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Brake Tech
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How Brakes Work

Brake Pedal


Gratiot at Cass in mobil station

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Disc brakes are standard on the front wheels, with these Parts:
  • Rotor
  • Caliper
  • Brake Pads
  • Brake Hardware Clips
  • Brake Fluid
  • Wheel Bearings

Brake Fluid is pushed by the brake pedal from the master cylinder through brake tubing (lines) to the Calipers. Brake Fluid is a special kind of oil.
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Drum brakes are found on some back wheels, with these Parts:
  • Drum
  • Wheel Cylinders
  • Brake Shoes
  • Brake Hardware Spring Clips
  • Wheel Bearings
  • Hub Assembly
  • Backing Plate
There are different type quality of brake pads, like ceramic, which offer better stopping and less dust on the wheel.

What are brake pads?
Brake pads use friction to slow your car when the you step on the brake pedal. They can be made of many different types of materials.
How do brake pads work?
When you step on the brakes, calipers push the brake pads against both sides of the disc-shaped brake rotor. This friction causes the rotor, and your car's wheels, to begin slowing down so you can safely come to a stop.
When to replace brake pads
Here are a few common symptoms of worn-out brake pads:
  1. Low brake pad warning light is on: Not all vehicles are equipped with this system, but if yours is, this dashboard indicator light will likely be the first signal it’s time to replace your brake pads. 
  2. Brakes start to squeal regularly: This is often one of the first signs of worn brake pads and is caused by a metallic piece built into brake pads for this exact purpose. This part contacts the brake rotor to make a squealing or whining noise when the pads are low. 
  3. Brakes make loud grinding noise: If not addressed early enough, your brake pads may get so worn that the metal backing plate of the pad grinds against the metal rotor.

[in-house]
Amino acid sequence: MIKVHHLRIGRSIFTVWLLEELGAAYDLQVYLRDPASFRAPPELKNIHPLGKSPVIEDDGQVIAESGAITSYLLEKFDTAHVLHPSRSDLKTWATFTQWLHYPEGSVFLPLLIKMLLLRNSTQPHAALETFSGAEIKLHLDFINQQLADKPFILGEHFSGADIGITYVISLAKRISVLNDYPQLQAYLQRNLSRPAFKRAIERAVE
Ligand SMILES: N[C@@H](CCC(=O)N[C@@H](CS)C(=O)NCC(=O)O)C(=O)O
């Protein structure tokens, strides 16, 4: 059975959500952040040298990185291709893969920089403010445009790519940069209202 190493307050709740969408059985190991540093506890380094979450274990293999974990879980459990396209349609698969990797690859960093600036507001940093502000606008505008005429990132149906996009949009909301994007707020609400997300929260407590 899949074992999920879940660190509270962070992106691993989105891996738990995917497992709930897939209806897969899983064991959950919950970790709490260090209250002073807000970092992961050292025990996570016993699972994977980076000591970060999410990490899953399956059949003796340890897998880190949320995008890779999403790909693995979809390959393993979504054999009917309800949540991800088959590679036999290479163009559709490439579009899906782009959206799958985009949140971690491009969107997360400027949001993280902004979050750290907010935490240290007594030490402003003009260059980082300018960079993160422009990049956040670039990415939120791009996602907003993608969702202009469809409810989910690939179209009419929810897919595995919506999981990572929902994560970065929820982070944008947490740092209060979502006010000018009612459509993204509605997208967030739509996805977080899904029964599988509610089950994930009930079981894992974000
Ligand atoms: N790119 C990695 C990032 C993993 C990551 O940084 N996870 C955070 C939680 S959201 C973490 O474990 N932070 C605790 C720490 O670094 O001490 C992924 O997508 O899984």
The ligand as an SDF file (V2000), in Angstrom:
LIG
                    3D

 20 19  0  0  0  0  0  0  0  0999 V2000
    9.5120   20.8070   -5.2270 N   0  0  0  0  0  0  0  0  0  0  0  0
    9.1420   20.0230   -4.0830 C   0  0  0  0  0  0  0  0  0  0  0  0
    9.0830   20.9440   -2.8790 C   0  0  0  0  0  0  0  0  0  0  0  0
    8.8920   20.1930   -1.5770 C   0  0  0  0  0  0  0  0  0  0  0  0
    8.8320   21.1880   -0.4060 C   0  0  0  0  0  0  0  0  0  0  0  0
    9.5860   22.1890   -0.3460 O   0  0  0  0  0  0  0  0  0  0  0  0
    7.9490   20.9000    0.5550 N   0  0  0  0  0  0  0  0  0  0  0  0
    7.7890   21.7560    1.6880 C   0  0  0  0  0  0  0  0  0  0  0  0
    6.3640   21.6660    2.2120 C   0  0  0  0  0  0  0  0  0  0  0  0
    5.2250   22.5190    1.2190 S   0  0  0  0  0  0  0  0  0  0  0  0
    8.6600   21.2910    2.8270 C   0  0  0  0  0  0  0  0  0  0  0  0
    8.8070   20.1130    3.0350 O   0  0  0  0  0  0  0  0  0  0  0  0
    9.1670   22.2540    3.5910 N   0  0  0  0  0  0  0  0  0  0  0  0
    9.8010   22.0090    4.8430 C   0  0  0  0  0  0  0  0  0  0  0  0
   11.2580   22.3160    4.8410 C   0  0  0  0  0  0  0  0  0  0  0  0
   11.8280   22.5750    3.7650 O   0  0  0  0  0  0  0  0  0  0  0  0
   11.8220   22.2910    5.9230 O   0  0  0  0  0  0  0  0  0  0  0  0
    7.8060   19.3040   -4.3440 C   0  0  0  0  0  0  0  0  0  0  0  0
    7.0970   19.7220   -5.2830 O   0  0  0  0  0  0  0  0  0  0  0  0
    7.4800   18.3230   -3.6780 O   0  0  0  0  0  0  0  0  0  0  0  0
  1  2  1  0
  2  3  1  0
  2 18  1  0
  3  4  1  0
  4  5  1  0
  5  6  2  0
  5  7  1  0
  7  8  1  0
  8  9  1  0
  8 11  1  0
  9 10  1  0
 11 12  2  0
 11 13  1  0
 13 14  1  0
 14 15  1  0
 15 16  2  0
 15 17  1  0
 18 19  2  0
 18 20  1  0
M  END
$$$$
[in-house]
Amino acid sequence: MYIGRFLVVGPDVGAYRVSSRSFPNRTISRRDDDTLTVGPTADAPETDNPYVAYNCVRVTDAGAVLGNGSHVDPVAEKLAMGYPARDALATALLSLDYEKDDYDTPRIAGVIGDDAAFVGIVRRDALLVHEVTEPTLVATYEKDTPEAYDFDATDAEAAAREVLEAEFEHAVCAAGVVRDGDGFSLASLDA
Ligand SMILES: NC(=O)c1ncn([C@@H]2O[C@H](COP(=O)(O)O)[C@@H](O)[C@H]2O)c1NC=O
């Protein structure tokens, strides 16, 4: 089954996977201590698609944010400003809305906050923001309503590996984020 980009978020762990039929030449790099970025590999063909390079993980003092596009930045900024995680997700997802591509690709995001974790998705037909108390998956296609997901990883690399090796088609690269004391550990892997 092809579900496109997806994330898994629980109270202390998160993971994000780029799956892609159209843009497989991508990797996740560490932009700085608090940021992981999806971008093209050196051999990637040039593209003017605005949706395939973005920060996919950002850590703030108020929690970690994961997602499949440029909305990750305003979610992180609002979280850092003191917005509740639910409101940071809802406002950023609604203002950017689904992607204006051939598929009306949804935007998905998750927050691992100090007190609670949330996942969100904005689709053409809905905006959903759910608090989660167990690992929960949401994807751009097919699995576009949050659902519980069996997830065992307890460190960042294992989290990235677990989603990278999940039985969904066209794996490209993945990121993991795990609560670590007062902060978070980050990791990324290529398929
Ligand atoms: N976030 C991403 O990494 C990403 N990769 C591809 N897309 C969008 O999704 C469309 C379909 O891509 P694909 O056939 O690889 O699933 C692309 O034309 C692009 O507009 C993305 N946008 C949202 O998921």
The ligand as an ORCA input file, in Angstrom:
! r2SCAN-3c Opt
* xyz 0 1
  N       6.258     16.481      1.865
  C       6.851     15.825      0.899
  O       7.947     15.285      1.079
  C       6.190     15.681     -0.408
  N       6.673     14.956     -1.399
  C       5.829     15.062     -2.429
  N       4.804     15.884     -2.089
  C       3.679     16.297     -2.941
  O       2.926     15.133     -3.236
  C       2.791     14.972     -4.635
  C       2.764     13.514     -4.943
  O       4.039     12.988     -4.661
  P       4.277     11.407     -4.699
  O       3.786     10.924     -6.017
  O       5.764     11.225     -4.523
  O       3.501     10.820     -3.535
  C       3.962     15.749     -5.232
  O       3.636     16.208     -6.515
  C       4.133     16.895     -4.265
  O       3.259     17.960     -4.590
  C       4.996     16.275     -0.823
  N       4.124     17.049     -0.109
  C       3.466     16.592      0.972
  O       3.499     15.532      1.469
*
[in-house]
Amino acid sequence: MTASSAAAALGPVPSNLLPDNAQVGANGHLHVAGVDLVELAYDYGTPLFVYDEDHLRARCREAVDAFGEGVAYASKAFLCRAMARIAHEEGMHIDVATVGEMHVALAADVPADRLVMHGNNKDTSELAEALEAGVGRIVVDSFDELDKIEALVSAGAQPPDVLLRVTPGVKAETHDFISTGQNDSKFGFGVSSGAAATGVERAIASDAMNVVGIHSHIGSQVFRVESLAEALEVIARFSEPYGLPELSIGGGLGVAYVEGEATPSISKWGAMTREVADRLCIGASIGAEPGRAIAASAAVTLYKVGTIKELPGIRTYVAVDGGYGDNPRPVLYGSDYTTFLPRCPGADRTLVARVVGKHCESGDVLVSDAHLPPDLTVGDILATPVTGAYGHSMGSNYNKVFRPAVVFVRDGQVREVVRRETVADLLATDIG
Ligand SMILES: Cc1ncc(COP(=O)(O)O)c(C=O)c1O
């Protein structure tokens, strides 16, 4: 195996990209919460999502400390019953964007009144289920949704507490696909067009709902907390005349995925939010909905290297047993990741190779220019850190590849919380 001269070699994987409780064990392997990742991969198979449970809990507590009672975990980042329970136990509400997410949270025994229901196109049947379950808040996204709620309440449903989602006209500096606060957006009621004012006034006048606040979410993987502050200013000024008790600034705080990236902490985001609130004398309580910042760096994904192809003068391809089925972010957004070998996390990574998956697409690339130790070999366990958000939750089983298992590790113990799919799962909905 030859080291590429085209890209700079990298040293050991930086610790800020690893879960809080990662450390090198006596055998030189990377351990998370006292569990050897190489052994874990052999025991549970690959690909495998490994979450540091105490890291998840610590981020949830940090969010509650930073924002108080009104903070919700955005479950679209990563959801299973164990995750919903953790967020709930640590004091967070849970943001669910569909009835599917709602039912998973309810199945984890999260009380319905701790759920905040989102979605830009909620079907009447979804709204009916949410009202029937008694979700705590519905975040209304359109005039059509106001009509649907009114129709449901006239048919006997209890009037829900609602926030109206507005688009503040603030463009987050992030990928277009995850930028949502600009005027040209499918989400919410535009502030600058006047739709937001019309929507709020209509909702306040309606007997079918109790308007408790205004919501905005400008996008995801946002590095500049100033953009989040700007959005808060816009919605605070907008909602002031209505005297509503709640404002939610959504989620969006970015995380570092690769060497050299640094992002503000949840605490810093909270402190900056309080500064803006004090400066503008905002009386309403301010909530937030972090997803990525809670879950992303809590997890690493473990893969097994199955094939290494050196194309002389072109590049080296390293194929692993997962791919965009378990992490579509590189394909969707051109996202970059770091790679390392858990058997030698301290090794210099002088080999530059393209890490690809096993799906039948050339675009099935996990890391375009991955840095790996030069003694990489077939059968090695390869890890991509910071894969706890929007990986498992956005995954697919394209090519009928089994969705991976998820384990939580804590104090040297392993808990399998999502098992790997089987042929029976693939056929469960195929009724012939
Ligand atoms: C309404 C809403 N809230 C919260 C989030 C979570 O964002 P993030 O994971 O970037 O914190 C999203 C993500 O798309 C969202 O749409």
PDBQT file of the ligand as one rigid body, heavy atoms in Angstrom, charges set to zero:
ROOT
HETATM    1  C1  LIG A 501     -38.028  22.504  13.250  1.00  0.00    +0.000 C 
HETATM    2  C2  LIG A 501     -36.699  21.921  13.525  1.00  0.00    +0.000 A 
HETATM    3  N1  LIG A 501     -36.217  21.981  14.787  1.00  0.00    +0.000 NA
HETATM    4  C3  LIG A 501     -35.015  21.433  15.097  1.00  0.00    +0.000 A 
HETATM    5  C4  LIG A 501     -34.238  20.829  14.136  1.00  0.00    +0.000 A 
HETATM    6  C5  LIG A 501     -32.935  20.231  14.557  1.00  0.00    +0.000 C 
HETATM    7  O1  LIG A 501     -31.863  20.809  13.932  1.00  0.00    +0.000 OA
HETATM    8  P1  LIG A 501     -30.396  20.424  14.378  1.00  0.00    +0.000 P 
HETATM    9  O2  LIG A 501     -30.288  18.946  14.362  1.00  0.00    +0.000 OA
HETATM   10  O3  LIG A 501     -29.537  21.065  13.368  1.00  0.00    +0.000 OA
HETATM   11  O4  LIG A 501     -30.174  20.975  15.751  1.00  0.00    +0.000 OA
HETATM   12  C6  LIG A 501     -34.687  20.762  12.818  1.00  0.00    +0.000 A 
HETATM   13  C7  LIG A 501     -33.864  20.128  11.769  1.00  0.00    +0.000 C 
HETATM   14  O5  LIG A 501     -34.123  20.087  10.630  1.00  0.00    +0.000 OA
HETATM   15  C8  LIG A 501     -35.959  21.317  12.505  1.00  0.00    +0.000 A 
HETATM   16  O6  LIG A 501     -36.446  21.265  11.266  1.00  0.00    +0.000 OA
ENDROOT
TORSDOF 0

4. Brake pads look thin: You may be able to visually check your brake pad thickness to determine if they need replacement.
Can I drive with a brake problem?
It is not safe to operate any vehicle with a braking problem. If there is any sign that the brakes are not performing as originally intended, the vehicle should immediately be towed and repaired.
If the brake pads are being replaced as part of routine maintenance, with no symptoms noticed, the vehicle can safely be driven to a repair shop. Also, if the brake wear indicator has begun making noise, the vehicle can be driven to a repair facility, but postponing will result in unsafe driving conditions.
How long do brake pads last?
It depends on a number of factors, including where and how you drive, the type of vehicle, and the materials of the brake pads themselves. Frequent city driving, driving through mountainous areas, or just braking abruptly more often than necessary will all decrease the lifespan of your brake pads. 
Check your owner's manual for more detailed information about how long your brake pads should last.
How are brake pads changed?
Here is an overview of the steps:
  1. Raise the car on a lift or jacks and jack stands.
  2. Remove the wheels.
  3. Remove the brake calipers. Brake pad replacement is done in pairs — both front wheels or both rear wheels at the same time, or all four.
  4. Remove and check rotors. Resurface or replace as necessary.
  5. Replace worn brake pads with a new set.
  6. Replace rotors and calipers.
  7. Replace wheels and torque bolts to specifications.
Replacing brake pads on your vehicle is a fairly straightforward procedure, and can be done at home. But because brakes are essential safety equipment, we strongly recommend having a certified repair shop perform this job.
Other brake pad considerations
Brake rotors show wear patterns after many times of grinding into the old brake pads, and must be replaced to avoid brake noise, uneven braking pressure and unpredictable braking performance.
Any grease or automotive fluid, other than water, on the brake rotor will instantly contaminate the brake pad, necessitating replacement of the pads. 

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